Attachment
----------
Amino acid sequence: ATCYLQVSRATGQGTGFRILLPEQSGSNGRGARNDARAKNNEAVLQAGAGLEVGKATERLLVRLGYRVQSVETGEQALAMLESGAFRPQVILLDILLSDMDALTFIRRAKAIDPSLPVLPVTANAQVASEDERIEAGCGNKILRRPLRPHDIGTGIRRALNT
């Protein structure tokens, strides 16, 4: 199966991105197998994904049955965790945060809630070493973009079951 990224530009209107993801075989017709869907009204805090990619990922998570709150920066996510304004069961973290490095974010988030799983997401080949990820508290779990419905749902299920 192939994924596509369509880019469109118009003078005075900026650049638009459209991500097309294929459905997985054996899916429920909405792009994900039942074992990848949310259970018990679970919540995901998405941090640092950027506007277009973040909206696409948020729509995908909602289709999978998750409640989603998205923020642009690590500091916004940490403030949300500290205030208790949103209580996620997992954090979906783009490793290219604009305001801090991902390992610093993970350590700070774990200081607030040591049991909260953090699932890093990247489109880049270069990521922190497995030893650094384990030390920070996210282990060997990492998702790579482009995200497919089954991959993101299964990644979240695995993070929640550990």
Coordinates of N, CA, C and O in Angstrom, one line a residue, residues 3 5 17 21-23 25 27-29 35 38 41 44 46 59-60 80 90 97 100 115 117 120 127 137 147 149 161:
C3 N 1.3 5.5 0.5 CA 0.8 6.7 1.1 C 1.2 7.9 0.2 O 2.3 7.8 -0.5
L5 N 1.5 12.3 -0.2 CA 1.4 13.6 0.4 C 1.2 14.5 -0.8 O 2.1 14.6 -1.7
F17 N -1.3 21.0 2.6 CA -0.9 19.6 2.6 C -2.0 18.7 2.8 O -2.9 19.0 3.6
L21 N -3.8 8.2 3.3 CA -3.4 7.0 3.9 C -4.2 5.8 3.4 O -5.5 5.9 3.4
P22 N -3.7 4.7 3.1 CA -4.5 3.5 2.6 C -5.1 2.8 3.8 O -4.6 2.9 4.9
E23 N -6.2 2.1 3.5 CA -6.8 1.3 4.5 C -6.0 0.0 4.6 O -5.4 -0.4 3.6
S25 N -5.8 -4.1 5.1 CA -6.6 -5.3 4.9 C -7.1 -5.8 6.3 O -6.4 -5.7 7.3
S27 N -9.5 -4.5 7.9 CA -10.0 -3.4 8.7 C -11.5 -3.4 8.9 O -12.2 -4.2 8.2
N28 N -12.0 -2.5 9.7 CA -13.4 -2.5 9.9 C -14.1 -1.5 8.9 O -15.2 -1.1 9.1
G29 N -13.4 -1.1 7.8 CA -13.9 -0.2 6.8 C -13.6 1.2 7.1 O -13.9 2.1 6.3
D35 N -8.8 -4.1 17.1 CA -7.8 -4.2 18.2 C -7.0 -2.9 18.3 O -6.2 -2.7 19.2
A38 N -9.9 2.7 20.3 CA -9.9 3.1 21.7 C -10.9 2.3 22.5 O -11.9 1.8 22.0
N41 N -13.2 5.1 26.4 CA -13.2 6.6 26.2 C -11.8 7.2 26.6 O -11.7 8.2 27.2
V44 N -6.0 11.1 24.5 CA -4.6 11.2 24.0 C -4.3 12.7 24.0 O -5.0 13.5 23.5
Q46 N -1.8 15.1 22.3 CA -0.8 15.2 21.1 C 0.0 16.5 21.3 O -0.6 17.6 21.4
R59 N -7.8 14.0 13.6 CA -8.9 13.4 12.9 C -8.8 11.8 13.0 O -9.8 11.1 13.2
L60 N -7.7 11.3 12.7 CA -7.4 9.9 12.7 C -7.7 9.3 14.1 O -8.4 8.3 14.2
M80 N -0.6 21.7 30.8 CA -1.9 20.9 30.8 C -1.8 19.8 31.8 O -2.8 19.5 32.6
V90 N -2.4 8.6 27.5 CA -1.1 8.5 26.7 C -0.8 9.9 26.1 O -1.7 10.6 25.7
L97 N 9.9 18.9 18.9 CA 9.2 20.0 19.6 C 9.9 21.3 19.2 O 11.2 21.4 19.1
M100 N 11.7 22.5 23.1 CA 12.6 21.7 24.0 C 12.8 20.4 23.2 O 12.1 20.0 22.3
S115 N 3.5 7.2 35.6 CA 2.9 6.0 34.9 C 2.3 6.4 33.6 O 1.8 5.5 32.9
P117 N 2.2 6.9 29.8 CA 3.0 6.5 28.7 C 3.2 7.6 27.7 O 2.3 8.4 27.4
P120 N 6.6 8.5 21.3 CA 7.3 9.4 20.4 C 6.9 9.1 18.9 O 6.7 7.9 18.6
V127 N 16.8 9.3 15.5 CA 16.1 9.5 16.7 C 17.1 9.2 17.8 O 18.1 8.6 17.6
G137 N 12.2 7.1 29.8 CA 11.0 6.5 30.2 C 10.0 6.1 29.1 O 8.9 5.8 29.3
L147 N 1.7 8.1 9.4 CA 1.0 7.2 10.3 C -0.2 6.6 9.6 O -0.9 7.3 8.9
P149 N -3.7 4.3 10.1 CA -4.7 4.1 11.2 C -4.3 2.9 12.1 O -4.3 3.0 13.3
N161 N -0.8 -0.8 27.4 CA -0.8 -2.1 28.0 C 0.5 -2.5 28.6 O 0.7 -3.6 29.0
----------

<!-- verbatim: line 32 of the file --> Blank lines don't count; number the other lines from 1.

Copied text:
N161 N -0.8 -0.8 27.4 CA -0.8 -2.1 28.0 C 0.5 -2.5 28.6 O 0.7 -3.6 29.0